In order to actually choose the best policy for your driving needs, it’s important to be educated on the different types of insurance – including liability, comprehensive and collision.
When would it be acceptable to be covered only by liability insurance?
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State Insurance Requirements
Automobile insurance is regulated at the state level. Accordingly, each state has a minimum amount of car insurance coverage that is acceptable for drivers to carry.
Certain states require that motorists carry liability insurance coverage to ensure that their drivers can cover the cost of damages to people or property in the event of an automobile accident whereas other states, such as Wisconsin, have more flexible “proof of financial responsibility” requirements.
Traditionally, in the United States, liability insurance covers claims against the policy holder and generally, any other operator of the insured vehicle, provided they do not live at the same address as the policy holder, and are not specifically excluded on the policy.
All states have laws regarding the minimum amount of liability coverage you must have in order to legally drive your vehicle.
State minimums are expressed in three parts. For example, a state’s legal minimum could be 20/40/18. In this example, the first number means that the insurance company will pay a maximum of $20,000 for a single individual injured, per accident. The number ’40’ signifies the amount, $40,000, your insurer pays as a whole for all injuries in a single accident while the third number signifies the maximum amount the insurer will pay for property damage coverage per accident.
Consumers are always encouraged to purchase more than the minimum coverage!
Other Types of Coverage
The two types of coverage insurance on top of liability car insurance are collision coverage and comprehensive coverage. Comprehensive coverage does come without collision car insurance, but collision does not come without comprehensive.
An insurance policy that has liability coverage and comprehensive coverage does not constitute “full coverage” but is more than the minimum legal coverage. Another term to refer to comprehensive coverage is OTC or “other than collision” coverage and covers damages that arise from something other than a collision such as theft, fire, weather damage, etc.
Comprehensive coverage is intended to cover events that are less likely to be your fault. Collision coverage is designed to help pay for damage to your own automobile such as auto repairs. In your auto insurance policy, collision coverage helps pay for auto repair or replacement.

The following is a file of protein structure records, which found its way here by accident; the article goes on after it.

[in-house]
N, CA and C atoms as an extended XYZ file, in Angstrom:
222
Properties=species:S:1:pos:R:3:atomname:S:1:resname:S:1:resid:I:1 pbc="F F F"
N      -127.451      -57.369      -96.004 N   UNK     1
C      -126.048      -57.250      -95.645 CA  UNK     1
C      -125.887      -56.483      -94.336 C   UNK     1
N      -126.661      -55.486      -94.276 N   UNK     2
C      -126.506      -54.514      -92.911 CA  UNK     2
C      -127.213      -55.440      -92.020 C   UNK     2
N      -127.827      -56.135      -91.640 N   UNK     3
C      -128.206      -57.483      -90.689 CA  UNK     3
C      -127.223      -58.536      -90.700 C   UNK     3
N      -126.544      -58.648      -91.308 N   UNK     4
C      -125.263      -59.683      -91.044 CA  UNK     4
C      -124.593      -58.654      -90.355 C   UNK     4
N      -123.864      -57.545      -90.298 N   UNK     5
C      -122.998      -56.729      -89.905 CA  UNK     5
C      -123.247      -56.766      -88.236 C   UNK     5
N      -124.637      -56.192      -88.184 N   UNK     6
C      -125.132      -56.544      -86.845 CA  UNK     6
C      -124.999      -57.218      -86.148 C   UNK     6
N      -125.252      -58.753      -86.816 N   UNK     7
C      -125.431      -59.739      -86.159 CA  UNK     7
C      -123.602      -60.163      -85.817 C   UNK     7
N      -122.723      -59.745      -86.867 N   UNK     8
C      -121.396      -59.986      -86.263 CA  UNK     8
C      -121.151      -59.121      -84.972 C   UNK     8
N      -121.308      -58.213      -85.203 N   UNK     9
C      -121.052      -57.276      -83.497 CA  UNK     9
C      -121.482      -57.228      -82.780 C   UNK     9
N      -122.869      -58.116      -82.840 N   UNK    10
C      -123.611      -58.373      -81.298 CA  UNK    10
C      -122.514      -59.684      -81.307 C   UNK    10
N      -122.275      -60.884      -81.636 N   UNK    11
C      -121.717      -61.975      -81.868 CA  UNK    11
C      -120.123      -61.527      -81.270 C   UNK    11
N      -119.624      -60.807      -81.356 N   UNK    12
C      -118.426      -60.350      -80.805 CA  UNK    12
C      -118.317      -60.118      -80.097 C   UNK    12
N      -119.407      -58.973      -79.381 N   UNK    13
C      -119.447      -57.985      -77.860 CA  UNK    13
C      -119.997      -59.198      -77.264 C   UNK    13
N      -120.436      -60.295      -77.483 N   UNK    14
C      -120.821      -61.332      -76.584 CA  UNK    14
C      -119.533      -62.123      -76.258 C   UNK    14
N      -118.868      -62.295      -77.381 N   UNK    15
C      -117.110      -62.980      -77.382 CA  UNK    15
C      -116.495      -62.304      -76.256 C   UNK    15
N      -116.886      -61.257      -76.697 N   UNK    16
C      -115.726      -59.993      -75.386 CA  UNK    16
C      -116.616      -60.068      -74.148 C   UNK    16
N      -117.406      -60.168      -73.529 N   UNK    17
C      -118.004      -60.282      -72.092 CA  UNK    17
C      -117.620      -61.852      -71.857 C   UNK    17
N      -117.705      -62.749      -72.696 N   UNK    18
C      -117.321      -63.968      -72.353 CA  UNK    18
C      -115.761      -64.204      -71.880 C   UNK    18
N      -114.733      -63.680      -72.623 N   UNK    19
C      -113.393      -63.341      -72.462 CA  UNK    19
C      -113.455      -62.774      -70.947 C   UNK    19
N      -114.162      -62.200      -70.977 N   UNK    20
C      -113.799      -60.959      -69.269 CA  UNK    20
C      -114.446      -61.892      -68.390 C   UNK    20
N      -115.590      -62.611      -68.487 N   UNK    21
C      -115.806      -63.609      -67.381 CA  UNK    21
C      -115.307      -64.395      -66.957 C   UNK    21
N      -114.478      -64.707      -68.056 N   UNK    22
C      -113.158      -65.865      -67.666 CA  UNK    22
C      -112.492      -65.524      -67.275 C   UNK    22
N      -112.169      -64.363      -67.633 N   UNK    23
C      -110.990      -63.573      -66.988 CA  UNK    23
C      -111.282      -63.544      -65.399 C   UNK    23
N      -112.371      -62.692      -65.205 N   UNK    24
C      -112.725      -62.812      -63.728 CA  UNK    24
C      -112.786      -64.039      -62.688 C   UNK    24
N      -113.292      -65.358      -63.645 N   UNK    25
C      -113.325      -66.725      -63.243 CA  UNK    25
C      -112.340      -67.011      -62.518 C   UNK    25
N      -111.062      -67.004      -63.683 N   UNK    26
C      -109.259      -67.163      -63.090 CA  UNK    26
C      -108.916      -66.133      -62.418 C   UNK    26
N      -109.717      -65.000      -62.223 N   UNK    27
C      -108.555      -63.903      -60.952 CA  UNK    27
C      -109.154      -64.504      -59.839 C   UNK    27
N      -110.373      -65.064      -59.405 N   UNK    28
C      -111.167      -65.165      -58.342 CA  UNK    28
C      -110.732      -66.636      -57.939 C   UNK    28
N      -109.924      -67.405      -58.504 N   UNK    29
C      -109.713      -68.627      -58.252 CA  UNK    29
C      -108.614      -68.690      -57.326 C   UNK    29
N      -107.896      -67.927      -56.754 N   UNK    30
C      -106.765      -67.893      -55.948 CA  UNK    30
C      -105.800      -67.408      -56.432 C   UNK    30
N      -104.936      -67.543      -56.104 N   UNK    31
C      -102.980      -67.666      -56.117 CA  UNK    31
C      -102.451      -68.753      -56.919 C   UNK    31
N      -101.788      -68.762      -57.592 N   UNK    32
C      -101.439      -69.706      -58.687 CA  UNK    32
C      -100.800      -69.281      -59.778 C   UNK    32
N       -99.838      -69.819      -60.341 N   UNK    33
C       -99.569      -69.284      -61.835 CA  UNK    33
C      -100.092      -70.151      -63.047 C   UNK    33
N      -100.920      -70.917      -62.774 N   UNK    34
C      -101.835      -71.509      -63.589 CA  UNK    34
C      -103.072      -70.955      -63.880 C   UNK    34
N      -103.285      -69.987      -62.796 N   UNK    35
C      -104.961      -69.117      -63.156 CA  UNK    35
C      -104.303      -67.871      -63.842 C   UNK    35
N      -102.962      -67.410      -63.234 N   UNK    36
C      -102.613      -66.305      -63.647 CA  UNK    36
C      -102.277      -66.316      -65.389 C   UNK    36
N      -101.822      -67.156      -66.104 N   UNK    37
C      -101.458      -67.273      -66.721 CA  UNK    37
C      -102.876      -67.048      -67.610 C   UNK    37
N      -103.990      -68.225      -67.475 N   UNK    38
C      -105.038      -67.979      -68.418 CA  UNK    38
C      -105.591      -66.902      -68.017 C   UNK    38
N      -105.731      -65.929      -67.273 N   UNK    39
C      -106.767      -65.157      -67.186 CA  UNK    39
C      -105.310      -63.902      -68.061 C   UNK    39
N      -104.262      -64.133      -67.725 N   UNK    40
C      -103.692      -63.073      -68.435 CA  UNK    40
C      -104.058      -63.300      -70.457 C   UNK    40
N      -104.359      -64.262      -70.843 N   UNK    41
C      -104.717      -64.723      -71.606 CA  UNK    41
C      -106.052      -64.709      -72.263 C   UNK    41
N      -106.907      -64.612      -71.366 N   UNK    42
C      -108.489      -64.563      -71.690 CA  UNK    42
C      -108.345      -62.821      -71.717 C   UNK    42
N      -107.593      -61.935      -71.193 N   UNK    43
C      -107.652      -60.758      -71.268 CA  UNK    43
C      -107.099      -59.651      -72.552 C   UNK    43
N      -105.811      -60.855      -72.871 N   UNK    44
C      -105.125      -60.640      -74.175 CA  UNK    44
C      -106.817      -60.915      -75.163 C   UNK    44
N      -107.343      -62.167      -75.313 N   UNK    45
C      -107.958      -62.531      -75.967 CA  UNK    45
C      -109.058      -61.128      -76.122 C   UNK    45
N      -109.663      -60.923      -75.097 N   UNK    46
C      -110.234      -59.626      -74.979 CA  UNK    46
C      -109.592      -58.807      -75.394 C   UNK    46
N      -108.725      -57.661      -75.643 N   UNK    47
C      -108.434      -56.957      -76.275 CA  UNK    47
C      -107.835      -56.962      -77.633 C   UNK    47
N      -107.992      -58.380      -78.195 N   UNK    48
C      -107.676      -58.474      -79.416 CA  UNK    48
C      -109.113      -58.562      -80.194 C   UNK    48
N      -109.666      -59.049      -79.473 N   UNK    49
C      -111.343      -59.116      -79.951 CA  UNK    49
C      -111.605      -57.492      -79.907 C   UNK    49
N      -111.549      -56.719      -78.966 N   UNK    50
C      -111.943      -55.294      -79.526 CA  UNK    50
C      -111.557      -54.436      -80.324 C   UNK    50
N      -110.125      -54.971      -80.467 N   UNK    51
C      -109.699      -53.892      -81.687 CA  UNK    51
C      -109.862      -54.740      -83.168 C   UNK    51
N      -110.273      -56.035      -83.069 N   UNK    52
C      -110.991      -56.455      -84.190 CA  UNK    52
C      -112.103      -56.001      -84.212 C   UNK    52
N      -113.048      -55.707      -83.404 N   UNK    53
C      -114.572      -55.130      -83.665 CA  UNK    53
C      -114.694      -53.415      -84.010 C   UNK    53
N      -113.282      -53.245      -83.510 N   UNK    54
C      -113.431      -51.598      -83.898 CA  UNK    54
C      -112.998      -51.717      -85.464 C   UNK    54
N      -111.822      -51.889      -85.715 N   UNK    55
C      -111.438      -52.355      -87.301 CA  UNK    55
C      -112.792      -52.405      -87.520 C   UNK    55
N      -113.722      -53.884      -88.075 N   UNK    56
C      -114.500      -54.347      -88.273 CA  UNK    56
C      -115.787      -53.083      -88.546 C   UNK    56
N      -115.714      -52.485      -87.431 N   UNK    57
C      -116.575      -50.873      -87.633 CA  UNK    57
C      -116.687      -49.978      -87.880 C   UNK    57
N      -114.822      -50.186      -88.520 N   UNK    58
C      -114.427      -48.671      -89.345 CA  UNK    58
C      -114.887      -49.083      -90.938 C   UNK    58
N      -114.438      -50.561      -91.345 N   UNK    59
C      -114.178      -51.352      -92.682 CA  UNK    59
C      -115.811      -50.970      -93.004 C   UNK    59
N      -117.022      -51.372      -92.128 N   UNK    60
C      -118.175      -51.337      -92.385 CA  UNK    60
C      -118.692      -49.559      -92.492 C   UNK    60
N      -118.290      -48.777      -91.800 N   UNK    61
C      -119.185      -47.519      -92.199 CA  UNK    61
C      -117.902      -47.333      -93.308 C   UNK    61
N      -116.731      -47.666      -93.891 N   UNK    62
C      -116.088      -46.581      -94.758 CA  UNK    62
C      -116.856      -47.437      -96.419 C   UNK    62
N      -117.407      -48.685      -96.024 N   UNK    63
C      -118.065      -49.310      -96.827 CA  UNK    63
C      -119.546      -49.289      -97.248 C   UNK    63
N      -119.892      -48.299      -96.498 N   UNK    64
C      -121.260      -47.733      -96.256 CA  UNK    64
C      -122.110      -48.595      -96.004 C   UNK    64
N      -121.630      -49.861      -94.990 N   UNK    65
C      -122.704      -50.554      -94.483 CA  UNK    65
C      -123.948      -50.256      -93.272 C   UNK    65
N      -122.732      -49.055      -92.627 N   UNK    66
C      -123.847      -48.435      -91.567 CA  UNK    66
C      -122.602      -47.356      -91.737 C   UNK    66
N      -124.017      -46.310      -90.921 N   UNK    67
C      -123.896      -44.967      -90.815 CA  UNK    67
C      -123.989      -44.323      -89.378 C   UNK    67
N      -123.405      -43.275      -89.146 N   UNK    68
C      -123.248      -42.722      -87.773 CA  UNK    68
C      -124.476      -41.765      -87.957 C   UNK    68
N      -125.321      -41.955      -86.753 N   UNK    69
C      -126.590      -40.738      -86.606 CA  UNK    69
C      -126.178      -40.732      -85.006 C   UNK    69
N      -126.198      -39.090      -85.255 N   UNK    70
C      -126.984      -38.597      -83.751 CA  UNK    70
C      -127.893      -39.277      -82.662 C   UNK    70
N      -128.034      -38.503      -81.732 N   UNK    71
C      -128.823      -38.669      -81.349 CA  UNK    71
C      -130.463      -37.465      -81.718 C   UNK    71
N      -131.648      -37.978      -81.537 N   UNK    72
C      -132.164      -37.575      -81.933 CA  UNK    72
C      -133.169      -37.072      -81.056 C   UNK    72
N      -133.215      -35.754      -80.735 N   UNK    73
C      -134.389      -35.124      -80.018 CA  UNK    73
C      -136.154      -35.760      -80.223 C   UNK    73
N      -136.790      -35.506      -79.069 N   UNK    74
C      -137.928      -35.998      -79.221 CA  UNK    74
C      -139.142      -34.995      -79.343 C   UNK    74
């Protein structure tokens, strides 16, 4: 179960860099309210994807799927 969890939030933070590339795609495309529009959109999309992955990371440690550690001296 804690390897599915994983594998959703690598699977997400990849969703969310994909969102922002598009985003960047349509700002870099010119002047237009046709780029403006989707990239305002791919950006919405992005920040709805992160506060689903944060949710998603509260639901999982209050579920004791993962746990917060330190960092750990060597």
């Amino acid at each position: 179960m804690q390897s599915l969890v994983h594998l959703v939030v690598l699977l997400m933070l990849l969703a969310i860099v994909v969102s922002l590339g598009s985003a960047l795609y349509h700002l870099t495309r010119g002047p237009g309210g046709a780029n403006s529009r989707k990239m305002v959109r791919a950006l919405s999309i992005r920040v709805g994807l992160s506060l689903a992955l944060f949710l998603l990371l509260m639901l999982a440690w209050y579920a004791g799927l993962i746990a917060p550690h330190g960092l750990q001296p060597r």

As long as you have a lien against your car (i.e., you have taken out a car loan) lenders require car owners to carry collision and comprehensive insurance. After the vehicle is paid off, it is usually up to the insured whether to maintain coverage or drop it.
When is it smart to own only liability insurance? One good rule of thumb often cited in the industry is to recommend cancellation when the collision and comprehensive portion of your annual insurance premiums are greater than 10% of the car’s book value.
For example, if you have a car that is worth $30,000, and the premium for collision and comprehensive is $3,700 a year, it might be wise to cancel the insurance. Then again, how much are you willing or able to pay out of pocket if you are at fault for an accident?
A study conducted by Insure.com looked at how coverage would change for seven cars, calculating average national premiums for a 40-year-old single male driver. Liability policy limits of 100/300/50 assume a $500 deductible. A 2004 year model was used because drivers often drop collision and comprehensive insurance on older cars.
Dropping your car insurance to minimum state liability levels could be risky. Although you would save money in premium payments by dropping comprehensive/collision coverage, it might not be worth it in the end if you have an accident especially if you have a house, savings and investments, all of which could be put at risk if you were at fault in an accident.